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02/14/97 PEOPLE STATE ILLINOIS v. SAMUEL RITCHEY

February 14, 1997

THE PEOPLE OF THE STATE OF ILLINOIS, PLAINTIFF-APPELLEE,
v.
SAMUEL RITCHEY, DEFENDANT-APPELLANT.



Appeal from the Circuit Court of Cook County. No. 94-CR-18617. Honorable Loretta C. Douglas, Judge Presiding.

As Corrected February 25, 1997. Released for Publication March 31, 1997.

The Honorable Justice Theis delivered the opinion of the court. Greiman, P.j., and Zwick, J., concur.

The opinion of the court was delivered by: Theis

JUSTICE THEIS delivered the opinion of the court:

Following a jury trial, defendant was convicted of robbery and escape. Based upon his prior record, the court sentenced the defendant to two 30-year terms. The court determined that the defendant should serve the sentences consecutively. On appeal, defendant contends that prosecutorial misconduct deprived him of a fair trial and that the consecutive sentences were illegal. We affirm defendant's convictions, but remand for resentencing.

On July 16, 1994, Symphony Lindsey drove into the Amoco service station located at 6600 South Stony Island. As she was putting air in her tires, defendant grabbed Lindsey by the neck, threw her to the ground and robbed her. Lindsey ran after the defendant, but the defendant turned and punched Lindsey before driving away.

Lindsey immediately contacted the police, describing both her assailant and his car. After searching the area for the suspect, an officer drove Lindsey to her home. The officer was parked in front of Lindsey's home when the defendant drove up behind him. After the officer determined that defendant matched the description of Lindsey's assailant, he arrested defendant. The defendant was taken to the police station, where he attempted to escape. The police apprehended the defendant in a nearby yard.

At trial, defendant denied any involvement in the crime. He explained that he fled the station because the police had beaten him for one-half hour and he feared for his life. Officers Cotton and Danzl denied beating defendant and stated that defendant did not appear injured in the station. The prosecutor questioned defendant about his use of aliases and whether defendant filed suit against the officers that allegedly beat him. At closing, the prosecutor further told the jury that, to find defendant not guilty, they would have to find that the victim lied.

The jury found defendant guilty of robbery and escape, Class 2 felonies. Because defendant had two prior convictions, the trial court was required to sentence defendant to Class X terms pursuant to section 5-5-3 of the Criminal Code. 730 ILCS 5/5-5-3(c)(8) (West 1994). The court sentenced defendant to 30 years for each conviction, to be served consecutively. Defendant appeals.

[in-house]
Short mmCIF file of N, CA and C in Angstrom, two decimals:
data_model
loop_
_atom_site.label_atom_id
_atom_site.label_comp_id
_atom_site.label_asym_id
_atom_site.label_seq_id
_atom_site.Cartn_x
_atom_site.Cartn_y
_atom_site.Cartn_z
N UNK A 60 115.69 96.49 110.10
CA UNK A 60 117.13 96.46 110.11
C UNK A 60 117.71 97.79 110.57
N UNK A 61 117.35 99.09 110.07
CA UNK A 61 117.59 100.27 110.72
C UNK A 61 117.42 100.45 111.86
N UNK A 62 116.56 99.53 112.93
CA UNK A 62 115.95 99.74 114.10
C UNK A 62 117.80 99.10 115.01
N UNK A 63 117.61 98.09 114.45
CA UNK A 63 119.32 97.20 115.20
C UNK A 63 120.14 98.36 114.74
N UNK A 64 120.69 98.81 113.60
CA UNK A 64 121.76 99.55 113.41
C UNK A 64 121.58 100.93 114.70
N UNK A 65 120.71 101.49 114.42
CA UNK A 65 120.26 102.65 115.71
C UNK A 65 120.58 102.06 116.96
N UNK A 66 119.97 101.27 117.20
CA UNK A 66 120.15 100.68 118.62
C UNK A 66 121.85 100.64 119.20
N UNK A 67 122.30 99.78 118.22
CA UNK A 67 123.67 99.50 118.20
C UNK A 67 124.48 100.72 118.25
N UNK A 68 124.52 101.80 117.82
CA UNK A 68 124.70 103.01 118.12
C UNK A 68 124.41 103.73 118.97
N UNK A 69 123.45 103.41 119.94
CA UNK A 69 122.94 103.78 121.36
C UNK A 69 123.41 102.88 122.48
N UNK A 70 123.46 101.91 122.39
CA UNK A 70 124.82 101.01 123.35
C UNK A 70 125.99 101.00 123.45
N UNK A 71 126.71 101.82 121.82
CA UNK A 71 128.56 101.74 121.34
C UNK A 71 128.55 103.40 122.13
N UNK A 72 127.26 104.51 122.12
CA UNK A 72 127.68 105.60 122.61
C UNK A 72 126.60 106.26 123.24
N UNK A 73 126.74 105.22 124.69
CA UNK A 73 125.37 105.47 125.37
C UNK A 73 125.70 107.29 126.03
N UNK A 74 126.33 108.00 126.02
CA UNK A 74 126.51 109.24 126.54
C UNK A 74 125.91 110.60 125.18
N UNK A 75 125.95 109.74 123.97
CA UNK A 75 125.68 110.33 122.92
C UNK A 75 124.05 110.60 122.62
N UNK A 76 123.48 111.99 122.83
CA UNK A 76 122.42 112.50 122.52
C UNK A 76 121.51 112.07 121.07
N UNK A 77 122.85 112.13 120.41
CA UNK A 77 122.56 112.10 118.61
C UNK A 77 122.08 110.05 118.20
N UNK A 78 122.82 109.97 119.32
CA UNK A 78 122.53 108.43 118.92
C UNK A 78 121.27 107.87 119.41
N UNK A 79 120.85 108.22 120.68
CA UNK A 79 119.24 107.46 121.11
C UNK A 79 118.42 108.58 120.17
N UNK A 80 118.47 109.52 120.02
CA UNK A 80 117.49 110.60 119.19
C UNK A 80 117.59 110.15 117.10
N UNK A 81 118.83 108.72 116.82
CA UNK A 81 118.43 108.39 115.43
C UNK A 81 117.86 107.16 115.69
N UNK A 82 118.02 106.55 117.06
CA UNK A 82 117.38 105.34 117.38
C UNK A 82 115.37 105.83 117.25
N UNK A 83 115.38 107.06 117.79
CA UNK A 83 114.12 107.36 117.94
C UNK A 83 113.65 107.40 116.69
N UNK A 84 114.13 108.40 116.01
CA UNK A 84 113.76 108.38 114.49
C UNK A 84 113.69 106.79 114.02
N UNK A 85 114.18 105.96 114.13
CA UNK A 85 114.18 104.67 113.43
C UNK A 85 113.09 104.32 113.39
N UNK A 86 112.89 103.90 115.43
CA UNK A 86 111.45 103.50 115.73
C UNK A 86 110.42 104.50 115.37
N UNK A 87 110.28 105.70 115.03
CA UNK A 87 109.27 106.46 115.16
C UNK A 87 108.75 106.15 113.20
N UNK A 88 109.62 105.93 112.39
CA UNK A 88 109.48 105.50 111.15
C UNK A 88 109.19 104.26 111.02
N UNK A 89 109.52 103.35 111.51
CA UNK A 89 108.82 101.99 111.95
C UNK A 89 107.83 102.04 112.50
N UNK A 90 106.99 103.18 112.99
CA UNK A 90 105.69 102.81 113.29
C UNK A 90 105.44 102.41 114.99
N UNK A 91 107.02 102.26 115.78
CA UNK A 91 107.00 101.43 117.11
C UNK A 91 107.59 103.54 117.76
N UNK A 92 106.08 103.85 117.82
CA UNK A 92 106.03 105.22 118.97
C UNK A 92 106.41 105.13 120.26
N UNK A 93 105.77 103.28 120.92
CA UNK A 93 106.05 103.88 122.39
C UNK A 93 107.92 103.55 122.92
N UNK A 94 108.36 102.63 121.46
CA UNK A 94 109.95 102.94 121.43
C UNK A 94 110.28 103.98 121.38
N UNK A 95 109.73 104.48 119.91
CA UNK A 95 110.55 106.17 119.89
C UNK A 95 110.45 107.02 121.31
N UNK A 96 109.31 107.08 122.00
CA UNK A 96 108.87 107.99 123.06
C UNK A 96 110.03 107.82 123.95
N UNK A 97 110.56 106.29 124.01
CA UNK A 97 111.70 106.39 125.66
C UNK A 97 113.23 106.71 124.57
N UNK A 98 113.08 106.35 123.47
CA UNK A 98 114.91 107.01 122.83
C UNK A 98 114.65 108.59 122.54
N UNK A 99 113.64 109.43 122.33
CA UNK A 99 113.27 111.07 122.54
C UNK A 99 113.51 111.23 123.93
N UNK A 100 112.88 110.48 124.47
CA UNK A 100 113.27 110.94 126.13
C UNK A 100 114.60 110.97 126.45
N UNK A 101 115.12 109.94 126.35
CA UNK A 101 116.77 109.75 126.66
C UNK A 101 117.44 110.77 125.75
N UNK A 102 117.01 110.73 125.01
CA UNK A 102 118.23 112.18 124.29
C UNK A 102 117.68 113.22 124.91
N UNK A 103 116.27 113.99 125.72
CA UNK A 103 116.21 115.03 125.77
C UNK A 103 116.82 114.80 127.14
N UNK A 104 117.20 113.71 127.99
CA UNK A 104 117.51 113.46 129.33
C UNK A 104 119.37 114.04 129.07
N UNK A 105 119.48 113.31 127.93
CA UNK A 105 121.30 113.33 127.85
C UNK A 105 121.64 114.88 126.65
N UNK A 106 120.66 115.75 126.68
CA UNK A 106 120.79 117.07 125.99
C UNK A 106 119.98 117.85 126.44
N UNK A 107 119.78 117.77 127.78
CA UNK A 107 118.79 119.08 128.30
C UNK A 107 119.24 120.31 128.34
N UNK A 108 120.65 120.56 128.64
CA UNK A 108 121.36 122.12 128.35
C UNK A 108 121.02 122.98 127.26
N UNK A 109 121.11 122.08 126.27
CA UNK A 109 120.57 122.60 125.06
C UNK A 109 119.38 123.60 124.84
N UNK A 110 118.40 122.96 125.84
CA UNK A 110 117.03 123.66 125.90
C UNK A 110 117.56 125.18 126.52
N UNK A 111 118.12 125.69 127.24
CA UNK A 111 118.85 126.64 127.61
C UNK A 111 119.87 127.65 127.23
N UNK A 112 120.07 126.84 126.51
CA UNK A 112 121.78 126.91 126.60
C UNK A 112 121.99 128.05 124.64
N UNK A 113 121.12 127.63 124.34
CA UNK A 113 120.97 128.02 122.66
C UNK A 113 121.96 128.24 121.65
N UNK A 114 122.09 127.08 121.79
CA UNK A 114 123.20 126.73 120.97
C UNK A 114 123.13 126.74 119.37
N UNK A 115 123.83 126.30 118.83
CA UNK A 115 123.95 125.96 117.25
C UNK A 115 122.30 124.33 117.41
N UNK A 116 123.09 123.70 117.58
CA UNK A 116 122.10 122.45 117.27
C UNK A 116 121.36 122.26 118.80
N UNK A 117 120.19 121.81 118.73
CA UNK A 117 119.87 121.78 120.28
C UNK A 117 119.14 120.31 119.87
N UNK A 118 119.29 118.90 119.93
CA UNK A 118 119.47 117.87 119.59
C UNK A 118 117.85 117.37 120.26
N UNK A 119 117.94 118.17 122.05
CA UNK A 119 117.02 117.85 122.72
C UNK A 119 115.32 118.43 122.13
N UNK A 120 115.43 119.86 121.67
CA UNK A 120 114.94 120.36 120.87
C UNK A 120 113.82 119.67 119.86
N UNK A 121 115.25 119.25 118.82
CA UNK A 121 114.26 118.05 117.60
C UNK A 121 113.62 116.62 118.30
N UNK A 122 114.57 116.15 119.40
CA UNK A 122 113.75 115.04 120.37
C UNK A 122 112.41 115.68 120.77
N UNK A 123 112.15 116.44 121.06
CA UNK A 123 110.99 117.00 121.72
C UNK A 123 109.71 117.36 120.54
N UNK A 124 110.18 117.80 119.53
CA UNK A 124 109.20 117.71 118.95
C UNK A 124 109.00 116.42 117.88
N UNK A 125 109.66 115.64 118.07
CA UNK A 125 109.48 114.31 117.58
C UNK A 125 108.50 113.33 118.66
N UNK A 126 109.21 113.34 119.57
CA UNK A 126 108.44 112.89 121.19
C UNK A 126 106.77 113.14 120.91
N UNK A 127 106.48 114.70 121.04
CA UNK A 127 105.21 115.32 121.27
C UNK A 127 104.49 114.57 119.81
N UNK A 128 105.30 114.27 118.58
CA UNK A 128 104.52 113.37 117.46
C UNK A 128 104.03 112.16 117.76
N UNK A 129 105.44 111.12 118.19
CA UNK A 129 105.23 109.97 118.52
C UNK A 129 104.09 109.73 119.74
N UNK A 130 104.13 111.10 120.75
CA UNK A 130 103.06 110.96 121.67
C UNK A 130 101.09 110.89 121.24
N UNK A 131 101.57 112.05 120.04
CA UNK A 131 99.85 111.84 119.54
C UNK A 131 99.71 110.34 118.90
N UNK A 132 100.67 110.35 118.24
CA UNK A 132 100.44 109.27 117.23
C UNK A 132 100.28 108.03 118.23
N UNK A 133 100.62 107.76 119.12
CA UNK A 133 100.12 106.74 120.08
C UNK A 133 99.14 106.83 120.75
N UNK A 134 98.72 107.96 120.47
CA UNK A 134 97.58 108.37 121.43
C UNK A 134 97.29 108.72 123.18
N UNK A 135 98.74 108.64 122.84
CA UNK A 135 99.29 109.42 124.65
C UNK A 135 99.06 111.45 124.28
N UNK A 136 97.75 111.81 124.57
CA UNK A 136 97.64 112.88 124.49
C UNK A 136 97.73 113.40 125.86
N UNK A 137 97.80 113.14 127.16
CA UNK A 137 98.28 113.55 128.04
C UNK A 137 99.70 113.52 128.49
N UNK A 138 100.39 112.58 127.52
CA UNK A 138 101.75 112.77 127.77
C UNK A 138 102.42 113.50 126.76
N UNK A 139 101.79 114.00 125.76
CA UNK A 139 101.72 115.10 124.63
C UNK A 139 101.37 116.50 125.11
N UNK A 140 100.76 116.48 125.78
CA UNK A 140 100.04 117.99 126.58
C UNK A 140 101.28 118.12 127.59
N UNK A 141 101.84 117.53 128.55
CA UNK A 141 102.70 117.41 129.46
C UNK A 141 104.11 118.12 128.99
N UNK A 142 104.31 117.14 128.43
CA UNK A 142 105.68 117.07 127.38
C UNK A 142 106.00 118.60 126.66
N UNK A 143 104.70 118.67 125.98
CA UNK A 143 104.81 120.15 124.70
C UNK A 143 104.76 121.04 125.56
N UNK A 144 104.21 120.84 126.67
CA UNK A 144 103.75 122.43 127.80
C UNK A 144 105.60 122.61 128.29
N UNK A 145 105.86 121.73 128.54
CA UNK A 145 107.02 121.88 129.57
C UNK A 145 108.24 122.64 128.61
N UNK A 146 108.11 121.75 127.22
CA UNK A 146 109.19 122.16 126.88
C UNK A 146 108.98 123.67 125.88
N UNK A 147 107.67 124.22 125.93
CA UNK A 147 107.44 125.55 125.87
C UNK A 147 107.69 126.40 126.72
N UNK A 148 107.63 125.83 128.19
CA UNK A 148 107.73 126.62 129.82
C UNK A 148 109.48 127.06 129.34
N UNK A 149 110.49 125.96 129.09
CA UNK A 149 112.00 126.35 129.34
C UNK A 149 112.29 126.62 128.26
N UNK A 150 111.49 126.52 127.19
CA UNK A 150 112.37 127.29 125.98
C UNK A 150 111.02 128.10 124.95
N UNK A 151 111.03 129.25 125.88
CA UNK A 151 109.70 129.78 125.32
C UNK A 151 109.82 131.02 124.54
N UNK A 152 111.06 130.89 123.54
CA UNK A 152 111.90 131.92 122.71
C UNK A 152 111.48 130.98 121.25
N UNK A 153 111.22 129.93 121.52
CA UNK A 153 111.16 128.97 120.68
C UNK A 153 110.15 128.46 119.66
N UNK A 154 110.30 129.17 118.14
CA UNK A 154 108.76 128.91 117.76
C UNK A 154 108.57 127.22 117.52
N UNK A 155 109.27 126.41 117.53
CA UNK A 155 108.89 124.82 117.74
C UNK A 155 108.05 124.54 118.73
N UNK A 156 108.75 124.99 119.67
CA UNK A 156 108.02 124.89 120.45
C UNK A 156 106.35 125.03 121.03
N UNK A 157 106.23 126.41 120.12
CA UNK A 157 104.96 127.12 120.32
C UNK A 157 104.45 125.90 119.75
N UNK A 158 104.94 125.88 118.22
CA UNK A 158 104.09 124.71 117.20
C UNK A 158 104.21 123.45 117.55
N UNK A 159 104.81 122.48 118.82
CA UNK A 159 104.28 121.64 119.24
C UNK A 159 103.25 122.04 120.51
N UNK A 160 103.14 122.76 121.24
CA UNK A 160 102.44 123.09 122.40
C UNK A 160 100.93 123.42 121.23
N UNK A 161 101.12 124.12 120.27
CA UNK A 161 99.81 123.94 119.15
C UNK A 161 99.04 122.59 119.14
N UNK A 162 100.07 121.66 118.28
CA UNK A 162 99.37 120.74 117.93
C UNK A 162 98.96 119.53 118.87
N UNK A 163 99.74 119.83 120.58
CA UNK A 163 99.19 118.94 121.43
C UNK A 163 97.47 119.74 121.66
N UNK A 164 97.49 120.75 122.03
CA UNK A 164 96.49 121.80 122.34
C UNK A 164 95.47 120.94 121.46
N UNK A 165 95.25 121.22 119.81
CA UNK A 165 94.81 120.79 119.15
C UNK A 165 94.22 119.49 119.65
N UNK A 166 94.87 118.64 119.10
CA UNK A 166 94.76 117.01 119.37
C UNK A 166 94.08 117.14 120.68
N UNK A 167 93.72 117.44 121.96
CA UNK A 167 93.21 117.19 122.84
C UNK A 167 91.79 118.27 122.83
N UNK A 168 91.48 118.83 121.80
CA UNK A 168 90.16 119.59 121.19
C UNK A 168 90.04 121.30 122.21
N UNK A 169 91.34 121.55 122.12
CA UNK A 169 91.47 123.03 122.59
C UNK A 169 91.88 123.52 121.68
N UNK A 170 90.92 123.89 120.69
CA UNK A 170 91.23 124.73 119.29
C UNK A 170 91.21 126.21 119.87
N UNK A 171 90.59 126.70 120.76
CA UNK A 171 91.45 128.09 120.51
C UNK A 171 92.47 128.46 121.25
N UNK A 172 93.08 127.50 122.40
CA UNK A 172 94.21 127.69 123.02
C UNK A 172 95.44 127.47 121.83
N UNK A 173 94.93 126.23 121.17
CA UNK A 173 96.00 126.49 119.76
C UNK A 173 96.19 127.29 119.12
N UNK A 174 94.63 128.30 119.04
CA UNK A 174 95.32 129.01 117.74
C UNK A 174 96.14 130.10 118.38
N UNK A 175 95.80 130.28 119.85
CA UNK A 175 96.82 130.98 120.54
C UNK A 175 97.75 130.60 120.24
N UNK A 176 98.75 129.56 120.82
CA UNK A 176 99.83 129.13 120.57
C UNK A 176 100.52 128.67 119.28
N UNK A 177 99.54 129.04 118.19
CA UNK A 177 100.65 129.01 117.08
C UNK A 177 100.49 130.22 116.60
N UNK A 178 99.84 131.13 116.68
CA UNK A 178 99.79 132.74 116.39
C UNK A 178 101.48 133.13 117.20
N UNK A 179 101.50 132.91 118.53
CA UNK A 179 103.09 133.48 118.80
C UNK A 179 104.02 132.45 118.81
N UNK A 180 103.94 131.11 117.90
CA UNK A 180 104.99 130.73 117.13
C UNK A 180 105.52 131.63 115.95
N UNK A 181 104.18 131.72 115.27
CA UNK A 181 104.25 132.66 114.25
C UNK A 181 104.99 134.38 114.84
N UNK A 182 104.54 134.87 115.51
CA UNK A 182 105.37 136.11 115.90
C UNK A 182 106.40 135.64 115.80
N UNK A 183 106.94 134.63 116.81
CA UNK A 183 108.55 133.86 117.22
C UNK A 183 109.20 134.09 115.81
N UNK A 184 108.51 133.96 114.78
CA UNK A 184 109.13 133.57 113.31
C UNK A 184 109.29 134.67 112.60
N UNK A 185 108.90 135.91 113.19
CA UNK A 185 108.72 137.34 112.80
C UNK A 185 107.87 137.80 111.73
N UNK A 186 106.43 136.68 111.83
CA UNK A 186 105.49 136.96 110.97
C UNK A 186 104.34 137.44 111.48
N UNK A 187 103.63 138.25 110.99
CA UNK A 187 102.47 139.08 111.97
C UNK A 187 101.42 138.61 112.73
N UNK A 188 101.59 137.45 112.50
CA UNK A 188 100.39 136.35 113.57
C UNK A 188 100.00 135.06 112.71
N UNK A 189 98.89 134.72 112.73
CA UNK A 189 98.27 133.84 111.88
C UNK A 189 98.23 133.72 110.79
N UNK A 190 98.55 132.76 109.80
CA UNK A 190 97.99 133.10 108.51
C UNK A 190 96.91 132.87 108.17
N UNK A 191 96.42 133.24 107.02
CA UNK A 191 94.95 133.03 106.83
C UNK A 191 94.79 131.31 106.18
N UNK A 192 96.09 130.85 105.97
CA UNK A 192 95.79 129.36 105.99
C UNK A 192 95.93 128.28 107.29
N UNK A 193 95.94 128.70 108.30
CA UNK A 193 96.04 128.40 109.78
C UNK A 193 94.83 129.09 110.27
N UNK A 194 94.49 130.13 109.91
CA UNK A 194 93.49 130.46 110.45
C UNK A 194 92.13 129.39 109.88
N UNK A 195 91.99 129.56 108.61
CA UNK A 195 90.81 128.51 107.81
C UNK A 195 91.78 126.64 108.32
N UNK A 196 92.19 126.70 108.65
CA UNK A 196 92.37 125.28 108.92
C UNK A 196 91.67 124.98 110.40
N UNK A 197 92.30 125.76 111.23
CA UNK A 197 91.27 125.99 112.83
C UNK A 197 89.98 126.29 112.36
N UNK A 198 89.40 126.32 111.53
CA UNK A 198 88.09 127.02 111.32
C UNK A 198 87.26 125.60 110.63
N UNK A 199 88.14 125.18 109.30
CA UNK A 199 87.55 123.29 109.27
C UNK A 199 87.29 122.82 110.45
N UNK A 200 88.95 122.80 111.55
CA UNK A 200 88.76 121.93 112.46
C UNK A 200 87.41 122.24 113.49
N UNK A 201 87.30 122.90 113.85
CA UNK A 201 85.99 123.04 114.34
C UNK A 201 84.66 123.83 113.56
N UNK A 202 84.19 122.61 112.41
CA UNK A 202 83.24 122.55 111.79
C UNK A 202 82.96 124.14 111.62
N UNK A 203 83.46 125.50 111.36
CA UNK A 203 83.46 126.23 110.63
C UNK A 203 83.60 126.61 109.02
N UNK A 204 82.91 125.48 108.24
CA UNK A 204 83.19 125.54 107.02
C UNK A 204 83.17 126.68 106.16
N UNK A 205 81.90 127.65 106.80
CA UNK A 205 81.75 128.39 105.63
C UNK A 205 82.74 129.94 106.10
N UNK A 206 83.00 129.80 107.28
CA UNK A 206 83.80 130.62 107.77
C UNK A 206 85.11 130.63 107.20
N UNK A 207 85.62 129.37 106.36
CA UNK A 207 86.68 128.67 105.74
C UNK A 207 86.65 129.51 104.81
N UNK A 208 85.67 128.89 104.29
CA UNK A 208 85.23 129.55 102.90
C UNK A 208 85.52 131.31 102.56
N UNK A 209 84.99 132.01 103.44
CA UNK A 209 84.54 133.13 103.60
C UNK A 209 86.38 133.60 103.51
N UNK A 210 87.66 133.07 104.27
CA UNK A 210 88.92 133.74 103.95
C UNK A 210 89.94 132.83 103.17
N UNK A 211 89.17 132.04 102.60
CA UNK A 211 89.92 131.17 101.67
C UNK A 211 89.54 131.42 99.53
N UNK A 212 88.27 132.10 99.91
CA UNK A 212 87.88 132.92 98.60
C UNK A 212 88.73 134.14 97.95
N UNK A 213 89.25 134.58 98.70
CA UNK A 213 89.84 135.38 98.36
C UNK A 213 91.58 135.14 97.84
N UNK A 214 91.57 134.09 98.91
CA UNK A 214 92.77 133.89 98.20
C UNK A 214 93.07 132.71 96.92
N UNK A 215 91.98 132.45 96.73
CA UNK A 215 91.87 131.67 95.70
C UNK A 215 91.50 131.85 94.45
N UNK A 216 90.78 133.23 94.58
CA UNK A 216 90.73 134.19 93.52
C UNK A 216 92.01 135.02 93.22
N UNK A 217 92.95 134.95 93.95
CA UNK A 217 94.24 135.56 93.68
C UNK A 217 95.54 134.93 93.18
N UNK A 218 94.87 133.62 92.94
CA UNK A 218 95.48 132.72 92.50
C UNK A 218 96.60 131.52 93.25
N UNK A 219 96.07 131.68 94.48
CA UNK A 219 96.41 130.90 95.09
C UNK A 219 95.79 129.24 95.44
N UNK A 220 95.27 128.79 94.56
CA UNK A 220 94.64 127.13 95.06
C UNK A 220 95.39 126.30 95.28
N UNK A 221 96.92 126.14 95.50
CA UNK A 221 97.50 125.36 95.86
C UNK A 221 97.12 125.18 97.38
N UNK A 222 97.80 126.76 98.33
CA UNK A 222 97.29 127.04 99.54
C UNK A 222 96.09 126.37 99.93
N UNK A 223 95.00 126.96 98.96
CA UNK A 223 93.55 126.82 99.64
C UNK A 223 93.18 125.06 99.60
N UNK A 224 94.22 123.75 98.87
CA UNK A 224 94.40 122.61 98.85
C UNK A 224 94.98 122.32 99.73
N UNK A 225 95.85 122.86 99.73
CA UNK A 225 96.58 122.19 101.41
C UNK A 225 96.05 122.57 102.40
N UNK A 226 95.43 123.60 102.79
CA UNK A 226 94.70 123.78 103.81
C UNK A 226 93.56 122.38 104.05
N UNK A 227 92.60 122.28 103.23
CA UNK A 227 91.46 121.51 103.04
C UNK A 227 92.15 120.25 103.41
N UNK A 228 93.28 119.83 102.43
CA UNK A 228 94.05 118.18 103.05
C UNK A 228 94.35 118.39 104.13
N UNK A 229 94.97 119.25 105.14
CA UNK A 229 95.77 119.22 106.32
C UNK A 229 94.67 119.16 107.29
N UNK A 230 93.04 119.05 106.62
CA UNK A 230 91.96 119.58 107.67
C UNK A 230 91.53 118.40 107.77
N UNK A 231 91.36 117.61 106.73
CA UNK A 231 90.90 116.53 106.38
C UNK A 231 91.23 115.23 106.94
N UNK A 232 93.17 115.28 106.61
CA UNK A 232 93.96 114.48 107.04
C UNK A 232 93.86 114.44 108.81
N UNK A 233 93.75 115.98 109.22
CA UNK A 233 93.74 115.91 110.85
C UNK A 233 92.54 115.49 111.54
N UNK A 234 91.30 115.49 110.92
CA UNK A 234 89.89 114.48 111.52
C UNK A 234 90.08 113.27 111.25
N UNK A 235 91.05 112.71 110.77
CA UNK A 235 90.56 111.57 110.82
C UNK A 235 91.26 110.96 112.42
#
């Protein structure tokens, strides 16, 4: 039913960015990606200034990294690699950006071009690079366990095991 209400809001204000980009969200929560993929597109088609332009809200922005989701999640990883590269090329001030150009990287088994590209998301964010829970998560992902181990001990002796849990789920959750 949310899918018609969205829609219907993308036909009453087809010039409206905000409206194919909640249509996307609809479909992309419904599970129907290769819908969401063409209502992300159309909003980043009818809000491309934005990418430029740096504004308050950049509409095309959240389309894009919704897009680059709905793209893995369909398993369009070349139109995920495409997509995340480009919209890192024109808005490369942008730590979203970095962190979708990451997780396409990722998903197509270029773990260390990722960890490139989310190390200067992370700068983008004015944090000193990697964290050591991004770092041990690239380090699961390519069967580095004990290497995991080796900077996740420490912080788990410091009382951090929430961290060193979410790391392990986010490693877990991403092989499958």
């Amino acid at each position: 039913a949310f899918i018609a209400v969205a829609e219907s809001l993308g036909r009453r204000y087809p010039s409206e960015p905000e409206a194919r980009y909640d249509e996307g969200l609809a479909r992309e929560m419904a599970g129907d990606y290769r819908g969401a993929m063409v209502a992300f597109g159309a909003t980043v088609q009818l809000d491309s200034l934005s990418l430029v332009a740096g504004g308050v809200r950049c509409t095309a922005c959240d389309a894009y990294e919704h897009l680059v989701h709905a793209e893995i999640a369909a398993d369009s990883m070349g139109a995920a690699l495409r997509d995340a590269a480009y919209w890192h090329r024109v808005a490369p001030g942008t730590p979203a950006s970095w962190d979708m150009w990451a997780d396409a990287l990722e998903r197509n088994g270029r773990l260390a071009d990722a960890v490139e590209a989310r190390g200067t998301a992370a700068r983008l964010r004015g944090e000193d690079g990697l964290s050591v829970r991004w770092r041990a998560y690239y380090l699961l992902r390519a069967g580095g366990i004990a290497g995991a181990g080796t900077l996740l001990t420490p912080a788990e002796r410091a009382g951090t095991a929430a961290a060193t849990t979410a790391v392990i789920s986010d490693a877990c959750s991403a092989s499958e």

Defendant first contends that certain remarks by the prosecutor denied him a fair trial. Defendant claims that the prosecutor improperly asked him about the use of aliases. Defendant also points to the prosecutor's closing remarks that the jury could only find the defendant innocent if they found that the victim had lied. Defendant neither objected to these comments at trial, nor did he raise these issues in a post-trial motion. Therefore, we find these issues are waived. People v. Enoch, 122 Ill. 2d 176, 522 N.E.2d 1124, 119 Ill. Dec. 265 (1988).

Furthermore, finding that the claimed errors were not of such a magnitude as to deprive defendant of a fair trial, we decline to review these issues under the doctrine of plain error. People v. Young, 128 Ill. 2d 1, 538 N.E.2d 461 (1989). The prosecutor did not associate the defendant's use of an alias with a criminal background. See People v. Berlin, 75 Ill. 2d 266, 388 N.E.2d 412, 26 Ill. Dec. 697 (1979). Rather, this information was admissible as evidence of a prior inconsistent statement, used to impeach defendant's credibility. See People v. Jones, 116 Ill. App. 3d 233, 451 N.E.2d 1358, 72 Ill. Dec. 35 (1983). Additionally, stating that either the victim or the defendant were not telling the truth is allowable where there is a direct conflict in the testimony at trial. People v. Guajardo, 262 Ill. App. 3d 747, 636 N.E.2d 863, 201 Ill. Dec. 431 (1994). Moreover, the court instructed the jury that statements made in opening and closing arguments did not constitute evidence. People v. Thomas 137 Ill. 2d 500, 561 N.E.2d 57, 148 Ill. Dec. 751 (1990). Finding no reversible error, we proceed to defendant's other arguments.

Defendant further argues that his 60-year sentence is void under section 5-8-4(c)(2) of the Unified Code of Corrections. Section 5-8-4(c)(2) provides that "the aggregate of consecutive sentences shall not exceed the sum of the maximum terms authorized under Section 5-8-2 for the 2 most serious felonies involved. " (Emphasis added.) 730 ILCS 5/5-8-4(c)(2) (West 1994). In the instant case, defendant was charged with two Class 2 felonies. However, the court was required to sentence defendant as a Class X offender because of defendant's prior felonies. See 730 ILCS 5/5-5-3(c)(8) (West 1994). Therefore, in order to apply the formula in section 5-8-4(c)(2), we must determine whether the "2 most serious felonies involved" refer to the Class 2 felonies defendant was charged with, or the Class X felonies under which defendant was sentenced.

In interpreting this section, we look to the plain language of the statute. Section 5-8-4(c)(2) references section 5-8-2, which provides that:

"A judge shall not sentence an offender to a term of imprisonment in excess of the maximum sentence authorized by Section 5-8-1 for the class of the most serious offense of which the offender ...


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